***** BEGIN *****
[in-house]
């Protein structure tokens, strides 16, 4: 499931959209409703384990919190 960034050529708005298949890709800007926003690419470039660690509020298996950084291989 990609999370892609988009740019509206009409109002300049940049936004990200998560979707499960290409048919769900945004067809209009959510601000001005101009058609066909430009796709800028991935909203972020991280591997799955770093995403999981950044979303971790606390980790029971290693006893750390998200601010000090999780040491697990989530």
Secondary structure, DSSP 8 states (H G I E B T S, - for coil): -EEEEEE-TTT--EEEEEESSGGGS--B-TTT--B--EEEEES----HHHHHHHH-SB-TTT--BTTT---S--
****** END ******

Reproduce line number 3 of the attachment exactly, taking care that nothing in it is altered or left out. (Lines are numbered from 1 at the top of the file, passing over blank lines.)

Secondary structure, DSSP 8 states (H G I E B T S, - for coil): -EEEEEE-TTT--EEEEEESSGGGS--B-TTT--B--EEEEES----HHHHHHHH-SB-TTT--BTTT---S--